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On This Day (13 June 1985): Cowie pushes the boat out to seal Sunderland’s new manager!

It was on this day 37 years ago when it was confirmed Lawrie McMenemy had been made an offer to become manager of Sunderland and part of Roker Park was threatened with closure...

With hindsight it seems ridiculous, but on this day in 1985 excitement levels were rising as Sunderland chairman Sir Tom Cowie confirmed that a “very attractive offer” had been made to Lawrie McMenemy to become the new manager at Roker Park.

It had been just over a month since Sunderland completed a miserable season that ended up in relegation from Canon League Division One and defeat in the Milk Cup final to Norwich City at Wembley, which resulted in Len Ashurst vacating the position as manager of the club.

The expectation, as a newly relegated side, was to appoint a manager with the intention of bouncing straight back to the top flight, but the shortlist of managers linked to the post wasn’t a particularly long one.

The three names that were seemingly linked more than most were Chelsea manager John Neal, Howard Wilkinson, the main man at Sheffield Wednesday, and of course, Lawrie McMenemy, who had recently resigned from his post as manager of Southampton.

Sunderland Manager Len Ashurst and Norwich City Manager Ken Brown
Sunderland manager Len Ashurst and Norwich City manager Ken Brown ahead of the 1985 Milk Cup final

The Gateshead-born McMenemy was in charge at The Dell for twelve successful years, taking the club from Division Two to the higher reaches of the top flight and even European football, but surprisingly, after a season where The Saints had just finished 5th in Division One, McMenemy resigned from his post citing the need for a new challenge.

Soon after the season finished, it was also announced that other potential targets were removing themselves from the shortlist.

John Neal left his post as manager of Chelsea to take a place on the board at Stamford Bridge through ill-health, and Sheffield Wednesday chairman Bert McGee announced a new five-year contract had been agreed to keep Howard Wilkinson at Hillsborough, and in doing so shortened the list of candidates available to take the post at Roker:

Howard (Wilkinson) won’t be leaving us. When you’ve got one of the best managers in the game you don’t want to lose him. We aim to build on continuity and stability here. Sealing Howard’s long-term future is a major move in that direction.

This meant that the pressure was on the Sunderland chairman to pull a rabbit out of his hat to raise the enthusiasm levels after our five-year stay in Division One had come to an end, and it was on this day in 1985 when the work began to do just that.

McMenemy was one the most highly-rated managers in the country following his exploits at Southampton and it was thought his next move would naturally be another top flight club, but Sir Tom Cowie felt a combination of “a very attractive offer” combined with a return to the North-East might just be the ticket to see McMenemy accept the offer to become Sunderland’s new manager.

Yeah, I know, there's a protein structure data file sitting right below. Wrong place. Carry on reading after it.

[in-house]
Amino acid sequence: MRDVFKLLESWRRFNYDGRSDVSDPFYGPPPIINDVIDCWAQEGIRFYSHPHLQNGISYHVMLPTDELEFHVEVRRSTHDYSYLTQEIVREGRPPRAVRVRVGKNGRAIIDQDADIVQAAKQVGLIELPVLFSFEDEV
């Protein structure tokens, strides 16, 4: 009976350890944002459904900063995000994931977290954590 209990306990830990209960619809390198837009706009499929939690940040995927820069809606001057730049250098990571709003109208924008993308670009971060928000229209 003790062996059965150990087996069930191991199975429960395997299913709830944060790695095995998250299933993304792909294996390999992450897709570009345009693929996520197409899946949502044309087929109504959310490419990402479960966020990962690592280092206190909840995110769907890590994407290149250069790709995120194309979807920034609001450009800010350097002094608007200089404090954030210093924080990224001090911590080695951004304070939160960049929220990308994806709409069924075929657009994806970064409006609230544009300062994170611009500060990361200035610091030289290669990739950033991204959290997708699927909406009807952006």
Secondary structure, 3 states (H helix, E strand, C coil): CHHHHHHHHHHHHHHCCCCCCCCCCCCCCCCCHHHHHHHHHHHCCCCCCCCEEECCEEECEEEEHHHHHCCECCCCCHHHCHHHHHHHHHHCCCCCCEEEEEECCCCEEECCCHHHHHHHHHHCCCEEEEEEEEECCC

Lawrie McMenemy and Sir Tom Cowie

The Sunderland chairman was a close friend of McMenemy and for the first time spoke publicly of his chase to land him as his new manager:

I’ve spoken to Lawrie today. We’ve made him a very attractive offer and he’s promised an answer by the end of the month. He’s now flown off to America to get away from the hassle and consider it in peace.

Reports had suggested that Cowie’s offer had included a salary of up to £1 million plus a place on the board at Roker, which would have made the 48-year-old former Southampton supremo the highest paid manager in the country, but when pressed on the details of the offer the Sunderland owner would only hint at what it might or might not include:

We’ve got over the first hurdle of offering him the manager’s job. But if a seat on the board is what Lawrie wants, and it will get him here, then it is a possibility. He has promised me that he won’t consider any other offers either for inside or outside the game until he gives me his answer.

We may have to get round the table again at some future date. If necessary, I’m prepared to fly out to America for any talks. We’ll move heaven and Earth to get this man.

Roker Park

Outside of the speculation on Sunderland’s seventh managerial appointment in a decade, there were concerns about the safety of Roker Park where the consequences were potentially a banning order on fans to view a game completely from the Clock Stand paddocks.

Considering how the next few years panned out it may not have been a bad thing, but the findings had come as a result of a report that was published on safety in all grounds across the country following the Bradford disaster.

The implications for Roker Park came due to concerns that in the event of a fire at the stadium, fans would need to escape by returning back into the Main Stand or Clock Stand from the paddock area if they required to escape:

In view of the Bradford disaster it is considered essential that provision be made to evacuate all paddock spectators on to the pitch in an emergency so that no paddock spectator has to go through the stand to escape.

There were also recommendations to reduce the capacity of the Main Stand paddock by almost 2,000, which, if combined with a potential closure of the Clock Stand paddock, would mean that the capacity of Roker Park would be cut by 6,500 for the coming season.

Just another day in the life of Sunderland Association Football Club.


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